’96 alumna and former Miss Universe to host Silversword Reunion
How a young wahine who rode the #53 Bus from Pearl City every day to get to school landed on the international stage is a Cinderella story. At 26 years old and 128 days, Brook Meahealani Lee became the then-oldest woman to be crowned Miss Universe in 1997. It was as much a surprise to her, as it was to a worldwide audience of more than 600 million viewers.
“It was a lot to process at the time,” said Lee, a ’96 alumna who majored in English with a minor in Communication. “One moment I was in Shreveport, Louisiana, the next I’m in Miami, Florida. Next was Toronto, Canada and then back to Los Angeles. It was a whirlwind that year.”
Of mixed Hawaiian, Korean, Dutch, English, French, Portuguese and Chinese ancestry, Lee became the first indigenous person and Asian American to wear the crown. It was a sparkling moment, for sure, preceded only by equally memorable answers to two of the Miss Universe Final questions.
However, before getting to what made Lee’s remarks so memorable, there’s a bit of backstory. At that time, Lee’s predecessor, Miss Universe 1996, Alicia Machado, came under public scrutiny for her weight gain, drawing considerable press attention. So when host George Hamilton asked, “Miss Universe has recently been the subject of a lot of press attention about her weight. If this happened to you, how would you handle it?”
Lee perfectly offered up one of the best answers in pageant history. “I would take a good hard look at myself and I’d look from the inside out and I’d know that I was the same girl that was crowned that day,” Lee said. “So if I go up or go down—I get taller, I get shorter. My nose gets bigger… smaller. I’m still who I was when that crown was on my head and I’m a good representative no matter what.”
Yet, it was her response to the Miss Universe Final Question #3 that drew the loudest cheers and hysterical laughter from the audience and Hamilton. If social media existed then, her answer surely would have gone viral. And not for the unfortunate reasons most pageant answers make the social media rounds these days—Lee’s was amusing, frank and completely authentic in a very Hawaiian sense.
Asked: “If there were no rules in your life, for one day, and you could be outrageous, what would you do?” Lee unhesitatingly responded with: “I would eat everything in the world. You do not understand. I would eat everything twice.”
“It was a little bit of a jab at the President of Miss Universe Organization, who was the one who criticized the weight gain of my predessor,” said Lee, recalling that moment on stage. “But I don’t think he ever got it.”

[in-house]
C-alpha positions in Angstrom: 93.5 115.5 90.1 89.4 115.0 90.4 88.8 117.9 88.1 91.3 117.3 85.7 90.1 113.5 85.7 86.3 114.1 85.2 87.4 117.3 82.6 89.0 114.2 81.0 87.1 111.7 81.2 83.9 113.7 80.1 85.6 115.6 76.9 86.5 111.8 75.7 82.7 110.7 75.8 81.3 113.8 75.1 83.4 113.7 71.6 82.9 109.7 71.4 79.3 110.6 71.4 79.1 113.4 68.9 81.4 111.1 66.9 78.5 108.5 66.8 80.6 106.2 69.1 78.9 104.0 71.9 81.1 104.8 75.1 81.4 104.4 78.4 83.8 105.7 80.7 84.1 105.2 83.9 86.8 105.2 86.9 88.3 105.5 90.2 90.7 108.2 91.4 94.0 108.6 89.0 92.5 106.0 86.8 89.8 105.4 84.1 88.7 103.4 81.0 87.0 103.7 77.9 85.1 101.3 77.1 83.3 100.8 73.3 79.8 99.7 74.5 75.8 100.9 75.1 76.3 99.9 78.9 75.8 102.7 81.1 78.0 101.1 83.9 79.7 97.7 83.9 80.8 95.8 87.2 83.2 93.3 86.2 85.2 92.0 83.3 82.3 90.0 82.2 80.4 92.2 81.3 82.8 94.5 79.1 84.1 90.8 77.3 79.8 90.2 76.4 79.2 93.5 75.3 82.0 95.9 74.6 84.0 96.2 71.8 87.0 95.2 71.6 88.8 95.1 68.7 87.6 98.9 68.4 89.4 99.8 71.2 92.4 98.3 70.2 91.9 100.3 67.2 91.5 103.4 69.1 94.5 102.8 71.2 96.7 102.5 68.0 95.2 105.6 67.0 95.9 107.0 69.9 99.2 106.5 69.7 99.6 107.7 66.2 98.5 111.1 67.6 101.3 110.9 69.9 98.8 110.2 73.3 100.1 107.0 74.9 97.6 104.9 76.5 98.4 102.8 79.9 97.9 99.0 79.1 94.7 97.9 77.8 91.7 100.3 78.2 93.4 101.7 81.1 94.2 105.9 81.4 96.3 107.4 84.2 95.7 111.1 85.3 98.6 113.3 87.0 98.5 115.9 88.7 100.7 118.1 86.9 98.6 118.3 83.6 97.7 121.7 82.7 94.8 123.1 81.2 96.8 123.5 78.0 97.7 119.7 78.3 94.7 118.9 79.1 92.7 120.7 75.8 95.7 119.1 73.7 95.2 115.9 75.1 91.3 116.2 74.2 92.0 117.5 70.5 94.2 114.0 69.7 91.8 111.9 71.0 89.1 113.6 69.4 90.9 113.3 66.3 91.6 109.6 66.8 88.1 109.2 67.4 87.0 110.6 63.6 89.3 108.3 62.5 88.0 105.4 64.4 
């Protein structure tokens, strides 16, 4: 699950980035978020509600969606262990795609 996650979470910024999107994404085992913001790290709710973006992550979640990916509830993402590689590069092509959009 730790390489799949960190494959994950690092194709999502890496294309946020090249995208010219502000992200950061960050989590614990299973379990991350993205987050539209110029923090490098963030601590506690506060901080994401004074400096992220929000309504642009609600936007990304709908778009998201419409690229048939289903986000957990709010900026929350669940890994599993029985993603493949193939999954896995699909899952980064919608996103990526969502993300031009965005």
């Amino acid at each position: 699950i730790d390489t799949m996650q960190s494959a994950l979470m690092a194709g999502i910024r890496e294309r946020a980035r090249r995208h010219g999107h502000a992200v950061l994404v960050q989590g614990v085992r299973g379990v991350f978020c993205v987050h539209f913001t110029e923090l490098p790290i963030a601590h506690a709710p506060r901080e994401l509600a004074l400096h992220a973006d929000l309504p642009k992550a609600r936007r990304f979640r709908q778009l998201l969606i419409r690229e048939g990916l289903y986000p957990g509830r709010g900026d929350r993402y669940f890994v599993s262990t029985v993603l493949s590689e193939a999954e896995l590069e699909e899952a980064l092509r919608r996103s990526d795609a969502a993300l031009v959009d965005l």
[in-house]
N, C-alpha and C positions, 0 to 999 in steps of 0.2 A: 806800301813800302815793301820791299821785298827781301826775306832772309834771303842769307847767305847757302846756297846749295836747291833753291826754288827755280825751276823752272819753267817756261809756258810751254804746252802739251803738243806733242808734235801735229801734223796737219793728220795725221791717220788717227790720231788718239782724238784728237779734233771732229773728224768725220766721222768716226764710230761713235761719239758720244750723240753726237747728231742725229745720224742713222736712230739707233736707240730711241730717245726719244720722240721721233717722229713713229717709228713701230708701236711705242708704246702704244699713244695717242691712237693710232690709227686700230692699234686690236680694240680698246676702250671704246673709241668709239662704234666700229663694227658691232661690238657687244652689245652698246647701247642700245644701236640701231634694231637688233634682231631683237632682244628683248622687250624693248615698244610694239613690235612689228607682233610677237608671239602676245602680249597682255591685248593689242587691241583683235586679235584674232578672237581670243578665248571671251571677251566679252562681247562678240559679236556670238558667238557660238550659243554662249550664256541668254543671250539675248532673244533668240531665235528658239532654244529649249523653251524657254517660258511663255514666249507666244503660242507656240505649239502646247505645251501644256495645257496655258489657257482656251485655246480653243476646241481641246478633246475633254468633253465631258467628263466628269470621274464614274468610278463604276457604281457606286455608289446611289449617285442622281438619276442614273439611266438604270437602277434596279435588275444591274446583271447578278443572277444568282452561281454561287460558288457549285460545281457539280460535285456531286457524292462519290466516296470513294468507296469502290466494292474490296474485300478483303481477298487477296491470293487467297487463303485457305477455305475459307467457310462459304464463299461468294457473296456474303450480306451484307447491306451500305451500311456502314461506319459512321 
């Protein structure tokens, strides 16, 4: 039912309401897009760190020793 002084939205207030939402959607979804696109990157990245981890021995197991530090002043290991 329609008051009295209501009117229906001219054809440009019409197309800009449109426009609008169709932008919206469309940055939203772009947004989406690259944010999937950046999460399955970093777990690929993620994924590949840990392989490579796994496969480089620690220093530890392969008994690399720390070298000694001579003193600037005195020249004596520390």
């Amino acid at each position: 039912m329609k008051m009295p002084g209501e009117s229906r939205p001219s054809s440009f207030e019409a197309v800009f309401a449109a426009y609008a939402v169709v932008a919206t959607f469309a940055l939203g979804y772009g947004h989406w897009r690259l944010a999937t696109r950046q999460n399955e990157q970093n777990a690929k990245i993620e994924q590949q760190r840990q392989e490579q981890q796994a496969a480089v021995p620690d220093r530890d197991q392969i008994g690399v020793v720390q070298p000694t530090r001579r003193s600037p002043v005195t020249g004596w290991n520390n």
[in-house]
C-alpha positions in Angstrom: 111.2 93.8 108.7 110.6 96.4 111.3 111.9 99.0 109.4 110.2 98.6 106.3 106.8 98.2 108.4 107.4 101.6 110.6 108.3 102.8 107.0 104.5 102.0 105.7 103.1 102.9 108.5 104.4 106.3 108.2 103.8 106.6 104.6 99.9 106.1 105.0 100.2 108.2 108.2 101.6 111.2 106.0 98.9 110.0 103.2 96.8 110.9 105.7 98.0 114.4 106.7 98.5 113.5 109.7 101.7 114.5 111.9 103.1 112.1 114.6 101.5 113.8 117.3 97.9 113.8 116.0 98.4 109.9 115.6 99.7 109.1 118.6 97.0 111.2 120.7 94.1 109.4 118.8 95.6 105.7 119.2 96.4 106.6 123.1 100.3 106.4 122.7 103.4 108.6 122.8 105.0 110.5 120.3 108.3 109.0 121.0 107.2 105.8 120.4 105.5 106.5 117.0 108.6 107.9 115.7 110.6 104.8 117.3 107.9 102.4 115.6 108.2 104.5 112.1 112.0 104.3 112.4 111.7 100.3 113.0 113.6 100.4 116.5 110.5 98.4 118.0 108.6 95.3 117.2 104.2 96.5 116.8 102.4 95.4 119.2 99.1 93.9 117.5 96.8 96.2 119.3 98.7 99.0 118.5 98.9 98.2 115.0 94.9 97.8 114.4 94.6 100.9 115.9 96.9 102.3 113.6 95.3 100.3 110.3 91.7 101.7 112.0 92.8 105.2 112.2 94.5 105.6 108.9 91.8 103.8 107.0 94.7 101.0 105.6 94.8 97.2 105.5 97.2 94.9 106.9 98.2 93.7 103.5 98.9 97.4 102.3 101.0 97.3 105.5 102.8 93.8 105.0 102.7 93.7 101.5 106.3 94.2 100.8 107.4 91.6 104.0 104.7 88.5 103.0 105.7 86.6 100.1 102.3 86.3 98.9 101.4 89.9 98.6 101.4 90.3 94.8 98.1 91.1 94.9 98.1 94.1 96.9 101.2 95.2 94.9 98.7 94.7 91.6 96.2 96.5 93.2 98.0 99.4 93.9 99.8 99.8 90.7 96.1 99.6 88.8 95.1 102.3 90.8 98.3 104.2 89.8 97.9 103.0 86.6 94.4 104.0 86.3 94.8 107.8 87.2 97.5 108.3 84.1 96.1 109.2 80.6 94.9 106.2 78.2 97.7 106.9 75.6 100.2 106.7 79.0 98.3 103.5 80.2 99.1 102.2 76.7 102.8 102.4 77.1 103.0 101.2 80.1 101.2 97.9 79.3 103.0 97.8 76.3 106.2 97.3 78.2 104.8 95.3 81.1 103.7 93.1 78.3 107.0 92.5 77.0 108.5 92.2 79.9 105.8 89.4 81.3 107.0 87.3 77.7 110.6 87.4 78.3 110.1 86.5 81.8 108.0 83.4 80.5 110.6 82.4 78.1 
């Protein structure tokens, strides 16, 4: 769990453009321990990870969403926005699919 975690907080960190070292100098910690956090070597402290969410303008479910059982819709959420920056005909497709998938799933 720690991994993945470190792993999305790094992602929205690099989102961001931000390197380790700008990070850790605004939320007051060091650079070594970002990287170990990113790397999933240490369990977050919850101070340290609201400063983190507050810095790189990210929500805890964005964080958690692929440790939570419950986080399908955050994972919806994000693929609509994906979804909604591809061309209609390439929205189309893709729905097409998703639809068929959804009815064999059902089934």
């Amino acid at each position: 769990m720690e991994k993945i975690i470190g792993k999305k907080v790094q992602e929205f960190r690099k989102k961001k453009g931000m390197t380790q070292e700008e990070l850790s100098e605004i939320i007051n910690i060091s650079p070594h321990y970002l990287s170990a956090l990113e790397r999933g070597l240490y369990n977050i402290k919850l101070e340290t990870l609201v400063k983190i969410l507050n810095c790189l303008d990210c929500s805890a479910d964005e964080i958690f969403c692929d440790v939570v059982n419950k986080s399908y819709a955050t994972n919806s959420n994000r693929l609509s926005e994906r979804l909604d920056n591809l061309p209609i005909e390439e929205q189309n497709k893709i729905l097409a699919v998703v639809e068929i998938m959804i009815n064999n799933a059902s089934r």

Prior to winning Miss Hawaii USA and then being crowned Miss USA, Lee had minimal pageant experience. She said the first Miss Hawaii Competition she competed in, she lost big time. She would go on to win the title in 1997, which earned her a scholarship to Chaminade University. Walking through Henry Hall, Lee reminisced about her time on campus, pointing out Room 227 as the classroom where she sat for her English classes.
“I feel like I’m Jane Jetson; everything is so new,” quipped Lee, who will emcee the Silversword Reunion in October. Gesturing to the Sullivan Family Library, she pointed out that it didn’t exist when she was around, nor did the Athletics Coaches’ Office Complex below the parking structure.
While a lot has changed and improved since Lee’s time at Chaminade, some things remain the same. The Kalaepohaku campus is still as inviting, and students still need to climb all the steps to reach “Mount Kiefer.”
After her reign as Miss Universe, Lee made several cameo appearances in movies and television shows, and has hosted many television shows in Asia and the United States. She has also been a judge at Miss USA and Miss Universe pageants, and served as a color commentator for past Universe Pageants.
After permanently returning to Oahu from Los Angeles three years ago, Lee now juggles her time between being a mother of two, a supportive spouse and three gigs. She is the host of KHON2’s “Modern Wahine Hawaii;” she is the co-host for the Podcast “It’s a Hawaii Thing;” and she dances hula at Halekulani’s House Without a Key.” She also believes in service to the community, taking on the Artistic Director role with the Hawaiian Music Hall of Fame, where she produces the annual Lei of Stars installation of Hawaiian Music Hall of Fame inductees, and serves as the secretary for the nonprofit BEHawaii.
“My work with BEHawaii has been deeply meaningful as we started around a simple dining room table in Kapālama committed to elevating musicians in Hawaii and branching out in ways I would have never imagined,” Lee said. “BEHawaii is committed to finding solutions for our Lāhui in diverse ways, and holding fast to our Kūpuna and their wisdom.”
The group also launched the Lei Poinaʻole Project, which aims to revitalize, strengthen and support the Hawaiʻi lei industry. Lei Poina‘ole means “the never forgotten lei,” and the project is committed to this vision, so that the Hawaiʻi lei industry and its people are never forgotten.
To increase awareness and generate demand for locally grown flowers, materials, and lei, program leaders said the message is simple: “When you buy locally produced lei, you are nourishing our ʻāina, supporting Hawaiʻi farmers, preserving local traditions, and sharing aloha throughout our community.”
And aloha is what Lee has shared and breathed ever since she was a keiki riding the #53 Bus to school.